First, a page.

Fasciola hepatica eggs were detected through a sedimentation method (French et al. 2016; Taylor et al. 2016) conducted on 0.5–2 g of faecal matter, from the same homogenate as the strongyle FEC, within ten weeks of collection. In the interim, all samples were kept refrigerated and oxygen-deprived, both of which prevent hatching (Hurtrez-Boussès et al. 2001). After filtering the faecal matter through a tea strainer, the sample was left to sediment in a conical beaker for three minutes. During this time the heavier debris (including the eggs) settles to the bottom of the beaker, and the lighter material can then be removed to leave the eggs with as little debris as possible. The remaining filtrate was pipetted onto a Petri dish and stained with methylene blue (1% w/v). The Petri dish was then examined microscopically at 4× magnification and the eggs, which are yellow against blue debris background, were counted, with the counts divided by the weight in grams of the sample used.

Elaphostrongylus cervi and Dictyocaulus sp. larvae were isolated via a modified Baermannisation assay (Gajadhar et al. 1994) within four weeks of collection. 1–14 g of faecal matter was wrapped in muslin cloth and submerged fully in a 50 mL falcon tube filled with water. This was left at room temperature for 20–24 h for the L1 larvae to emerge from the faeces and fall to the bottom of the tube. The supernatant was then carefully removed to leave <2 mL containing the larvae. This fraction was preserved with Lugol's iodine and kept refrigerated at 4 °C until counting. Counts were performed on a subsample under 40× magnification and divided by the weight of faeces used to give a measure of larvae per gram.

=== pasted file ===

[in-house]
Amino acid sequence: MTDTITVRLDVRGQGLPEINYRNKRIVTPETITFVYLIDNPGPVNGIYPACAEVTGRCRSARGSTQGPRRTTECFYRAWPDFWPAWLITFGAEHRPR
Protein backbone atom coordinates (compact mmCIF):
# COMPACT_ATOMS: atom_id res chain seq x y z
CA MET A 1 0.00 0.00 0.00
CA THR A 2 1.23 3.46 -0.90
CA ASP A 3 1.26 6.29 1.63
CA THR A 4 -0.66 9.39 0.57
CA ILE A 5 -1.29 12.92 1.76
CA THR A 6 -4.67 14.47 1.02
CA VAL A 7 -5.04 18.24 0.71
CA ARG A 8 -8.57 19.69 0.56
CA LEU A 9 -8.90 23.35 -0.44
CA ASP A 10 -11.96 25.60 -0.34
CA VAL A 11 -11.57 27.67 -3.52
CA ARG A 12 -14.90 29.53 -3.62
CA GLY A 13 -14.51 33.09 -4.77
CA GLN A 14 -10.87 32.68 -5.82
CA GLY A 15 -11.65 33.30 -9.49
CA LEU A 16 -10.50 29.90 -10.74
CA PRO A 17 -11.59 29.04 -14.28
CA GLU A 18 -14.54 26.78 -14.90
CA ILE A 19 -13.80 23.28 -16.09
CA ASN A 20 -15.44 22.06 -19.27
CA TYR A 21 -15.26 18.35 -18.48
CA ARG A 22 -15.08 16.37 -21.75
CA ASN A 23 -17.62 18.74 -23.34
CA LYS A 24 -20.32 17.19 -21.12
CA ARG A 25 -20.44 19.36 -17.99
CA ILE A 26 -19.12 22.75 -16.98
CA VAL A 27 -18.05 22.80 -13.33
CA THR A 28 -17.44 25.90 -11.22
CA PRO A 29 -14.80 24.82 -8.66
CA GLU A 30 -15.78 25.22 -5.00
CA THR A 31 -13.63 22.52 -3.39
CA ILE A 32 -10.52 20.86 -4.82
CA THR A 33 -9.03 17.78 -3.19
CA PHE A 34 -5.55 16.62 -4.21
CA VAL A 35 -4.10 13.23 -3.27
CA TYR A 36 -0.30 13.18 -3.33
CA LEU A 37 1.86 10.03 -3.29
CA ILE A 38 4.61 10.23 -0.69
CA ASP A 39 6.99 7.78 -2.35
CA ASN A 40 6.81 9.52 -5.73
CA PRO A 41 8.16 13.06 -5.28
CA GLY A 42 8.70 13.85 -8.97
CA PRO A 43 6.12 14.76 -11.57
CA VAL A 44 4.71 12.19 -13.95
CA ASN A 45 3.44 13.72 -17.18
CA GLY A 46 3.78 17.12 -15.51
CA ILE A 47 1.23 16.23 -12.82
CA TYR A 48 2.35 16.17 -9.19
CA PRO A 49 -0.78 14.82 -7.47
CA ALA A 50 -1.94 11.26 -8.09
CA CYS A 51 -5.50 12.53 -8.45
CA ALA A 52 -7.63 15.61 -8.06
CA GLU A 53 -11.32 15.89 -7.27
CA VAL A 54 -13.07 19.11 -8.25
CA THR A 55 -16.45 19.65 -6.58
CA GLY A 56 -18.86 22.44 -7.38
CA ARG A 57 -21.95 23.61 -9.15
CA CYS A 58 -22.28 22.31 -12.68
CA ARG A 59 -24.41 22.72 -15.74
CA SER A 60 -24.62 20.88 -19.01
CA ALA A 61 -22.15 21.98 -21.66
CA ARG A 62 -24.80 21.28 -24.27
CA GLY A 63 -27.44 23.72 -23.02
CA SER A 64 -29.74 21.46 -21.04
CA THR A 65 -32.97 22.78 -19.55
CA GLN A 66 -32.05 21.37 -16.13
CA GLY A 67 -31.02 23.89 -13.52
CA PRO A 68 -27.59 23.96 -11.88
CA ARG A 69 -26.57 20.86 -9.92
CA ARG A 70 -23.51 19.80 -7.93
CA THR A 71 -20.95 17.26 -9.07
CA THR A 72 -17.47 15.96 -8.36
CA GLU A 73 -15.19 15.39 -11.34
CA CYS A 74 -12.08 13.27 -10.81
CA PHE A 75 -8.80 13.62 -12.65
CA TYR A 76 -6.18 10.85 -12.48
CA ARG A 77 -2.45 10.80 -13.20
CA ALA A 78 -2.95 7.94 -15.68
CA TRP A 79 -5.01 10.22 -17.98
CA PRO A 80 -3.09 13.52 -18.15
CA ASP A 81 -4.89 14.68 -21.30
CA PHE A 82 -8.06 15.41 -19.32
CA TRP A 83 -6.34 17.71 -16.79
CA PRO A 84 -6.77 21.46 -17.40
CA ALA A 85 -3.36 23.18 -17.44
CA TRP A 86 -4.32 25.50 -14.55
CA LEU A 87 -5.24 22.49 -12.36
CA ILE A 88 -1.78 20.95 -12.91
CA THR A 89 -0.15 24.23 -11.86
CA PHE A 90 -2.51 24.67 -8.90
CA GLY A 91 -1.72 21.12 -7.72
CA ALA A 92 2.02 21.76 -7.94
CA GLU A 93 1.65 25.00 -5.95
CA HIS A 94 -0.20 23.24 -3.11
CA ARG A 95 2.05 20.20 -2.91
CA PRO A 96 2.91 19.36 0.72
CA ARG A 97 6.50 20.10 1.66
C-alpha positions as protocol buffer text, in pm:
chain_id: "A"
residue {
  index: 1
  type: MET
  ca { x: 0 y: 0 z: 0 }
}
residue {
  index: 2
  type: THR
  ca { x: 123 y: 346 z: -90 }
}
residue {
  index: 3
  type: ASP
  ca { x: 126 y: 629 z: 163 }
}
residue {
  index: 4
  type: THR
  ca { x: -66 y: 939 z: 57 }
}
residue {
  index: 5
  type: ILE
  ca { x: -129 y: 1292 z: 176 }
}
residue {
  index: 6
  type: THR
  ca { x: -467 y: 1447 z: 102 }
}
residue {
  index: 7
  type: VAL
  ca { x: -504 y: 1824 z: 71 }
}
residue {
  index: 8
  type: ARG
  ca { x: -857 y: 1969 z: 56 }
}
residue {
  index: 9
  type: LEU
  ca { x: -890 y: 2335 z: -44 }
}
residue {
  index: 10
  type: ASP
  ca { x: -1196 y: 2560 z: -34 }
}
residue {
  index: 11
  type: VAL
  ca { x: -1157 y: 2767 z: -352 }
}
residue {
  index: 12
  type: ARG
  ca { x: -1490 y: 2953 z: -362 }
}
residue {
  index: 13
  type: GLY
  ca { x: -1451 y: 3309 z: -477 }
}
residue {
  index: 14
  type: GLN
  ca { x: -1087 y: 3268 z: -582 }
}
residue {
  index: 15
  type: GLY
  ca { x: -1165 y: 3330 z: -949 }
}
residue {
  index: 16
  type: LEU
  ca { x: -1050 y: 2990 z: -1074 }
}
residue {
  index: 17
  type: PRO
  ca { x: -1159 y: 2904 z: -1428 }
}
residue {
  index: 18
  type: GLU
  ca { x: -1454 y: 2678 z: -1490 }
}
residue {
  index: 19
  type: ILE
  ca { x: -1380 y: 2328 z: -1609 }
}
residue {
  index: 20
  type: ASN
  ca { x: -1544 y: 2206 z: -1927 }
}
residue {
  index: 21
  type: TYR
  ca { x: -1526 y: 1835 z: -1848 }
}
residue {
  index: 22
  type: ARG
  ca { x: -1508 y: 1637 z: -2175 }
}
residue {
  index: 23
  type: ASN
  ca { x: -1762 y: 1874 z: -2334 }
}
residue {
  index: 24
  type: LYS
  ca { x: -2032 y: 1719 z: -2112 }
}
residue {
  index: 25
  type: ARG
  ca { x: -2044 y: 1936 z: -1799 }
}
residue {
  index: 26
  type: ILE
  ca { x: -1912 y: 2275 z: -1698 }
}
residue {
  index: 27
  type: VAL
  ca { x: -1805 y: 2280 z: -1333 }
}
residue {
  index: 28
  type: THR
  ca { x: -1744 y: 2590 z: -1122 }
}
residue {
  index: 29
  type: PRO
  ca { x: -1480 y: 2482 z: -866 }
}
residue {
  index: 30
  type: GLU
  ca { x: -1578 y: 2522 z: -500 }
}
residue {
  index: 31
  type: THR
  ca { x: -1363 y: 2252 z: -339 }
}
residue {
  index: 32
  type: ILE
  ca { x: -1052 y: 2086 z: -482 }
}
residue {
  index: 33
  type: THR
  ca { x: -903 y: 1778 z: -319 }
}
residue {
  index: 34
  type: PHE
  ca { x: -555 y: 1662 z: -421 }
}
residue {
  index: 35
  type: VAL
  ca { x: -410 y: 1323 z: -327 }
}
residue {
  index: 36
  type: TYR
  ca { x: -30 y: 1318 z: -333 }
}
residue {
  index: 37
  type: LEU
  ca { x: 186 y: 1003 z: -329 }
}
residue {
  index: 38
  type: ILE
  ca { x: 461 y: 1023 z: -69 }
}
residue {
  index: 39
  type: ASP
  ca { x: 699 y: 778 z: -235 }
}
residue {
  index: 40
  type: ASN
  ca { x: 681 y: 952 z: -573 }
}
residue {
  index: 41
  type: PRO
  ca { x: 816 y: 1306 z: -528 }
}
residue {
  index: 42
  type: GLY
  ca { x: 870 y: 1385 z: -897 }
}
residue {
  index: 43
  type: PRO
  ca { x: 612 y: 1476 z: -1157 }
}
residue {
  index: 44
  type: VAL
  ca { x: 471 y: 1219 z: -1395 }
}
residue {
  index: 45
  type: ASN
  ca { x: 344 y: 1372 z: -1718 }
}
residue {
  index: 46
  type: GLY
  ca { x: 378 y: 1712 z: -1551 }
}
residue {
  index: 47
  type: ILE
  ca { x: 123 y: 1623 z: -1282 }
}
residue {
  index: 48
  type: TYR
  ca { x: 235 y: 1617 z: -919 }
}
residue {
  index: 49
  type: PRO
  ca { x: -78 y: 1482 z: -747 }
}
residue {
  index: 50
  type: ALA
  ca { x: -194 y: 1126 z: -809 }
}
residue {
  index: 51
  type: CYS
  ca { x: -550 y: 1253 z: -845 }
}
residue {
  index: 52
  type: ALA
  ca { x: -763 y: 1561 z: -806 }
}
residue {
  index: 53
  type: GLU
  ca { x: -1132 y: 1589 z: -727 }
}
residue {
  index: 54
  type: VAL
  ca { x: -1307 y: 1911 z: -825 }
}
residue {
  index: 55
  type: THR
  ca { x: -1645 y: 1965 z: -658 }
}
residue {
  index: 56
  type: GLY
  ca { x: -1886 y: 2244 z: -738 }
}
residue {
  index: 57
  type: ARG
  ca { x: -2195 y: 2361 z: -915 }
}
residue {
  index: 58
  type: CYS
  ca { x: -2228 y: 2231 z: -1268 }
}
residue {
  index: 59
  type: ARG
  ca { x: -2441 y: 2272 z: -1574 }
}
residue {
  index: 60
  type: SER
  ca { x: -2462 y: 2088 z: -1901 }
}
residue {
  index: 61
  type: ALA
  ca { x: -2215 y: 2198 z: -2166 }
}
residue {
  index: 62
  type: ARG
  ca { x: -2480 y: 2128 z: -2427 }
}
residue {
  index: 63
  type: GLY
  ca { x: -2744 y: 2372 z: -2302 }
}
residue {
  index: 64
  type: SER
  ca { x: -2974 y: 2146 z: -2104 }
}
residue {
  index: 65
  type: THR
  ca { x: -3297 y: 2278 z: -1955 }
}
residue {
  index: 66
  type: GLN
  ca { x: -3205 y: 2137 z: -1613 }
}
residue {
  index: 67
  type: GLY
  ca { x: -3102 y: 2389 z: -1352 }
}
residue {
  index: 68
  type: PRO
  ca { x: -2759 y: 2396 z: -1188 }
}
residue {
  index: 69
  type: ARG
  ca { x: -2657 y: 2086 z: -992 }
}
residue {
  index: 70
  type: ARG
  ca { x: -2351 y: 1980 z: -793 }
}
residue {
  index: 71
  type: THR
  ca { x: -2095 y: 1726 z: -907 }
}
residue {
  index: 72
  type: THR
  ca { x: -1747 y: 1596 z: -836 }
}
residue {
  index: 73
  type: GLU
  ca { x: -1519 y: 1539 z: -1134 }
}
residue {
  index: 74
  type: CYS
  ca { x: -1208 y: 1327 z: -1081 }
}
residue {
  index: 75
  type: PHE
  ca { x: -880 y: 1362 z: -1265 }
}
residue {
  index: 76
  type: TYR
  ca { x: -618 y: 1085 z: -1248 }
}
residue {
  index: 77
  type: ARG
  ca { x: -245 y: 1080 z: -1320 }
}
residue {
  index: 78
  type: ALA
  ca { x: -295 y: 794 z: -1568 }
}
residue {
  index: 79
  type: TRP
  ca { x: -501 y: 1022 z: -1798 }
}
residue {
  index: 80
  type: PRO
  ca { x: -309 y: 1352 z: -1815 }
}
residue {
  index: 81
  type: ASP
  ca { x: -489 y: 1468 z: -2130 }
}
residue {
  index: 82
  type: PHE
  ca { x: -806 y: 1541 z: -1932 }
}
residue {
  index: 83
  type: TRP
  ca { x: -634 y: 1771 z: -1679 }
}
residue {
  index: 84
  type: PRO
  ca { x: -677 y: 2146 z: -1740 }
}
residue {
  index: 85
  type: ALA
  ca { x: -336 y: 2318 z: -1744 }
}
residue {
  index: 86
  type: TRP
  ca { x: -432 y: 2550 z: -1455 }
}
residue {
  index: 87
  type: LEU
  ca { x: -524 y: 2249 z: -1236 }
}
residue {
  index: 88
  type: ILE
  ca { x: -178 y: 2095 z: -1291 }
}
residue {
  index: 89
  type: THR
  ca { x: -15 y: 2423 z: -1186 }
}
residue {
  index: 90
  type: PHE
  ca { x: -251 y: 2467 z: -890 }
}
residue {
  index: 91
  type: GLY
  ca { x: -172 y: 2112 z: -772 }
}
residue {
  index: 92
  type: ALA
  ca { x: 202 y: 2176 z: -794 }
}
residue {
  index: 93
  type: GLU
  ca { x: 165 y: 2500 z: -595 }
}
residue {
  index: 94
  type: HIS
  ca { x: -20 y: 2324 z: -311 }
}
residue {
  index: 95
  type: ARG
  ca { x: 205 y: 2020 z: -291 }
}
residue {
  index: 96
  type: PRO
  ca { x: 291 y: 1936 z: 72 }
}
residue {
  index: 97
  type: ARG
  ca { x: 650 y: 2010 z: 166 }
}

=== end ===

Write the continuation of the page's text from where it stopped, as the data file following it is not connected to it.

Some samples were not large enough to be analysed for all parasite types – hence final sample sizes were 1014 (strongyles), 991 (F. hepatica) and 1003 (E. cervi). Fluctuations in faecal water content can lead to variation in per-gram FEC, particularly across host sex and age classes and across seasons (Turner et al. 2010). For this reason, the proportion faecal dry matter (FDM) per gram of collected faeces was calculated for each sample by drying a known weight of faecal matter in an oven at 60 °C for 48 h and then weighing the resulting solid. FDM was mean-centred around 1 to prevent changing the distribution of non-zero counts relative to the zero counts. Counts were divided by FDM to give a measure of eggs or larvae per gram of dry matter, which was rounded to the nearest whole number to allow the use of integer count-based models.

Statistical analysis

Correlations of repeated counts

Since many of the parasite groups identified were present at low prevalence (<30%, see Table 1), we restricted further analyses to the three most prevalent parasite groups: strongyle nematodes, the liver fluke F. hepatica, and the tissue worm Elaphostronylus cervi. Initially, we estimated the repeatability of propagule counts at different temporal scales by calculating Spearman's rank correlation coefficients (r) among: (1) repeated counts from the same sample (‘technical repeatability’); (2) repeated counts from the same individual within a season (‘within-season repeatability’); and (3) averaged within-season measures from the same individual in different seasons (‘between-season repeatability’). We also investigated whether factors related to the collection and processing of the samples influenced egg counts, with simple linear models for each parasite taxon. We investigated the influence of: (a) time of collection, (b) time to processing and (c) time to counting. However, these factors had no effect and so were not included in further analysis.

Table 1. Seasonal prevalence and mean and maximum intensity in propagules/g faecal dry matter of each parasite found.

Minimum count of every season–parasite combination was zero.

Intrinsic and extrinsic factors influencing parasite prevalence and intensity